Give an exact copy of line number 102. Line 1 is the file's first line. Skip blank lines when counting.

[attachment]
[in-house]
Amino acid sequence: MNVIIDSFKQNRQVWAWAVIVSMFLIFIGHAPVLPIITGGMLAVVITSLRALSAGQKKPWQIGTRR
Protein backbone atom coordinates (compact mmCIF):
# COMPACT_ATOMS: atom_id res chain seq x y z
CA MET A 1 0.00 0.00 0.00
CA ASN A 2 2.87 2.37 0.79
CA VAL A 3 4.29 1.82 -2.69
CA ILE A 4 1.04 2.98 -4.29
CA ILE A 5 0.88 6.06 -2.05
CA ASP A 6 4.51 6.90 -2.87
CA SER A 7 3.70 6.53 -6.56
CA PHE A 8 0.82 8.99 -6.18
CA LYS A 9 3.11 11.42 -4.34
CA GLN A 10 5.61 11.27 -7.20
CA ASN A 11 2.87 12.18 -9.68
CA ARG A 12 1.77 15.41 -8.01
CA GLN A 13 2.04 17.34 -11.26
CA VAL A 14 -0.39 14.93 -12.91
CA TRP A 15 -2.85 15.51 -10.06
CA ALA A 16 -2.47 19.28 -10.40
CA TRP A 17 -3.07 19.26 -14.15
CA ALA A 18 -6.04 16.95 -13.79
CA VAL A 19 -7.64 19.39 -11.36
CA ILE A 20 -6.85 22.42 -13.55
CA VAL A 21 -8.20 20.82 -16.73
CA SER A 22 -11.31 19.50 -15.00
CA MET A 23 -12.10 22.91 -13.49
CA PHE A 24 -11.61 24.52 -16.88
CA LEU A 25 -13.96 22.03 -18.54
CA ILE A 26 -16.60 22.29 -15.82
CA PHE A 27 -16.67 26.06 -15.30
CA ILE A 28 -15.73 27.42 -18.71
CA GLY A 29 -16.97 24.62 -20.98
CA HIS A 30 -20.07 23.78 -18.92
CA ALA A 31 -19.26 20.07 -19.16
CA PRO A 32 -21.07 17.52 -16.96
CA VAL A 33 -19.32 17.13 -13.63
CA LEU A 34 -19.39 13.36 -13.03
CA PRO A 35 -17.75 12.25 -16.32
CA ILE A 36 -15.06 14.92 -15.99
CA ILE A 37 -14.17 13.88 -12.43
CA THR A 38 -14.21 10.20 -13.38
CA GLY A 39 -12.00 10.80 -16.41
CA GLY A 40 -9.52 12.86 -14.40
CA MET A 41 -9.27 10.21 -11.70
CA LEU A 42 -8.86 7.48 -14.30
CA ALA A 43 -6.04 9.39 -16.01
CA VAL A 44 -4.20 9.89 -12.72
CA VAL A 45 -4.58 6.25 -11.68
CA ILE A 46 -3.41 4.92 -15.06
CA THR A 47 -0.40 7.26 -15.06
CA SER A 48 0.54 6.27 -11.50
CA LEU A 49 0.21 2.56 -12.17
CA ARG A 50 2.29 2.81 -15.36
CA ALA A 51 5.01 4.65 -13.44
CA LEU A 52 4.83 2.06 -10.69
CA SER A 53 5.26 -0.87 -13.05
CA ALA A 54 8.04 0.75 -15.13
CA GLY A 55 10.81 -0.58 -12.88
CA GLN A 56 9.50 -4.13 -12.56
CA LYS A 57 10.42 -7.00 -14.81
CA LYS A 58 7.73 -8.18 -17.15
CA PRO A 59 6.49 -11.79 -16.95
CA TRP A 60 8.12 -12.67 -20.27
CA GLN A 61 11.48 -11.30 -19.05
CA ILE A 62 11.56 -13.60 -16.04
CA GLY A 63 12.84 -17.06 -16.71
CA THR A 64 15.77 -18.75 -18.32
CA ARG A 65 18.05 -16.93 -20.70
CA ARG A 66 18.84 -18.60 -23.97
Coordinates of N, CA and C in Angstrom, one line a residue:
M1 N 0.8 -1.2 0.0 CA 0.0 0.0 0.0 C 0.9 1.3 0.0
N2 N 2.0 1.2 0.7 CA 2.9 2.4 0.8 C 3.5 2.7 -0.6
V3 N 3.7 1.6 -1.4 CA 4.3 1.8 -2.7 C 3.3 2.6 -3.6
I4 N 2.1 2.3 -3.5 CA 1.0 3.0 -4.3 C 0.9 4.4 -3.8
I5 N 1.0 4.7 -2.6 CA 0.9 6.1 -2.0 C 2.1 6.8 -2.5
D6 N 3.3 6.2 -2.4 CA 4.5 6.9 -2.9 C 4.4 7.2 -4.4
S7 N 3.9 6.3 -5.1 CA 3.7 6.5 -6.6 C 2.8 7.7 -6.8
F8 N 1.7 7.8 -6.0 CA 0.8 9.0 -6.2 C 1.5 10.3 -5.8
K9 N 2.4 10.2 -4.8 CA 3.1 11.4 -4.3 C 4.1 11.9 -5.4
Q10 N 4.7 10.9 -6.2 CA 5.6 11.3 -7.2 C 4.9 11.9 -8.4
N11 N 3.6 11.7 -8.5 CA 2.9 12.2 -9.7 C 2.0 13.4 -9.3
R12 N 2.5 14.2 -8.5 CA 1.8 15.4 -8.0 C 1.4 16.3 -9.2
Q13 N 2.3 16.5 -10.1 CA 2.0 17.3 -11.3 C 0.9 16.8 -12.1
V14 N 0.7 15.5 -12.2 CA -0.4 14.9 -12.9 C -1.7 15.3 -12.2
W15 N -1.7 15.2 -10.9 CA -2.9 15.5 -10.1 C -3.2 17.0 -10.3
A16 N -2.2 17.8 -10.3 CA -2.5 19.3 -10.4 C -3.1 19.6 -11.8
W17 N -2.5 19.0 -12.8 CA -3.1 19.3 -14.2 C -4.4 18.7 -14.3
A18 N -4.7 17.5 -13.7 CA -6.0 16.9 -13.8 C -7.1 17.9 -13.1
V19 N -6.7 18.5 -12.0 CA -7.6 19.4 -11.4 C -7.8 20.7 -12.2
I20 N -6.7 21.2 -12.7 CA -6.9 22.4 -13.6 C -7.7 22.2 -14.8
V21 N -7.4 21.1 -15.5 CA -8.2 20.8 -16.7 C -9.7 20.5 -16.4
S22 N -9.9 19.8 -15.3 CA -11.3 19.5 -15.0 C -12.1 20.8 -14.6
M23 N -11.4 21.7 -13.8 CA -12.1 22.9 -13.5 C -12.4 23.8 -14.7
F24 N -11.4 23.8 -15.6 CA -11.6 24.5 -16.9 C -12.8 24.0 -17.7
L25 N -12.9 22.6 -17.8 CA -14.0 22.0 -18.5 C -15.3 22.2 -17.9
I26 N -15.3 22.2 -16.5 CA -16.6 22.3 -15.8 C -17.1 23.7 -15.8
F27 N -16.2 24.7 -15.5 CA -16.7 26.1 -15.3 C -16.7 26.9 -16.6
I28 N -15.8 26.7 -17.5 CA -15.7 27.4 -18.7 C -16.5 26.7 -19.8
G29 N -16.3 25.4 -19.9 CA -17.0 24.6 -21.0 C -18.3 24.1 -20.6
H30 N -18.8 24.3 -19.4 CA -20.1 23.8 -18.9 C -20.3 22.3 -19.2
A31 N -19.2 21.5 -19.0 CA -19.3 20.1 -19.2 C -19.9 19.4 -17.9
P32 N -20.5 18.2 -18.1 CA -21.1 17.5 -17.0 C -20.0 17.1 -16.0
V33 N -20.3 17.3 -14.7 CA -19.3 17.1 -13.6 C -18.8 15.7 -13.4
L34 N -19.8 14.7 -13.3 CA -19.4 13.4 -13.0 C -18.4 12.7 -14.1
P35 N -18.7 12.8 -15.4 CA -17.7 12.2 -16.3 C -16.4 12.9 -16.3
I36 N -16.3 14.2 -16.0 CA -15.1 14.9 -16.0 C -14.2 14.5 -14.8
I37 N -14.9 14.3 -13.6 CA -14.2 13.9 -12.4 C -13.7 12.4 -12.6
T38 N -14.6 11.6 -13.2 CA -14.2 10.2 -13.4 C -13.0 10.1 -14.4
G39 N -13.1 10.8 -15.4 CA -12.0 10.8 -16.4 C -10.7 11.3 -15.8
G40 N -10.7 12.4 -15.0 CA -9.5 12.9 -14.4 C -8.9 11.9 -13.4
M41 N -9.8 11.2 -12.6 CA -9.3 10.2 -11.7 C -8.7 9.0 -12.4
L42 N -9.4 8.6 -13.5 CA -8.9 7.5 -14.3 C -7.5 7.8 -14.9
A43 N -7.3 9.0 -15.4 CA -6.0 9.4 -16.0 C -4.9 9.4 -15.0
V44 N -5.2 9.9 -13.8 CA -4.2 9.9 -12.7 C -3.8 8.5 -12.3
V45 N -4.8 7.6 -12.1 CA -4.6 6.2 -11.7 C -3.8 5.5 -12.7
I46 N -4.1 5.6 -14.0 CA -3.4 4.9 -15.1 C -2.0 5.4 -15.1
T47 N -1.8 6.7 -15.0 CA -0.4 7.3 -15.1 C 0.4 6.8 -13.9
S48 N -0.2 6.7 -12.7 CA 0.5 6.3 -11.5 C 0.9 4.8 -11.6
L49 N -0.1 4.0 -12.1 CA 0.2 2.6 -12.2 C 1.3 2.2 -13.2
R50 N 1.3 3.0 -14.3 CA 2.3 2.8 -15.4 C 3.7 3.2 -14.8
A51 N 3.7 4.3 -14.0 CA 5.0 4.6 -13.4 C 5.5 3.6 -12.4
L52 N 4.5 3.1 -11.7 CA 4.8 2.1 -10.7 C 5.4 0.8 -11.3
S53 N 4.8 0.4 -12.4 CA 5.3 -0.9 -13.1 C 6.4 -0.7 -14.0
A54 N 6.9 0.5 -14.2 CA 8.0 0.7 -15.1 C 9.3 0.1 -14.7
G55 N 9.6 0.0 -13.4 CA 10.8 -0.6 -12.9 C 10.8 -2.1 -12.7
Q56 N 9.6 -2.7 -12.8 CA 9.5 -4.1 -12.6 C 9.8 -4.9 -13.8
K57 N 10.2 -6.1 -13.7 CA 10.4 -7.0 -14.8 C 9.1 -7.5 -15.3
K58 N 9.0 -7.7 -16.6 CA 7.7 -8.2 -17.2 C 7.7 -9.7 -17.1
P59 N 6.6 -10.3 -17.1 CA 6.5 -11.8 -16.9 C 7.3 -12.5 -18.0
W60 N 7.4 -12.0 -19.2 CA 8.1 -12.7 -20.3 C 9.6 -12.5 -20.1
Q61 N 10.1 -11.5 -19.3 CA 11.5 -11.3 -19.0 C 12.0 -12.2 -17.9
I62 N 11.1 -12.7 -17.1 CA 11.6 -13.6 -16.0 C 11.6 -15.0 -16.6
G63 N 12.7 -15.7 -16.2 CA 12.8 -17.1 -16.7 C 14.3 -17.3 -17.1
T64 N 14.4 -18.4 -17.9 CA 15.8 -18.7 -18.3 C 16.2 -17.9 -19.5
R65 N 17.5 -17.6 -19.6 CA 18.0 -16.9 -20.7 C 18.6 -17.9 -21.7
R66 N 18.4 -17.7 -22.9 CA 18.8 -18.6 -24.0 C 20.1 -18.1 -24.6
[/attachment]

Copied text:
A31 N -19.2 21.5 -19.0 CA -19.3 20.1 -19.2 C -19.9 19.4 -17.9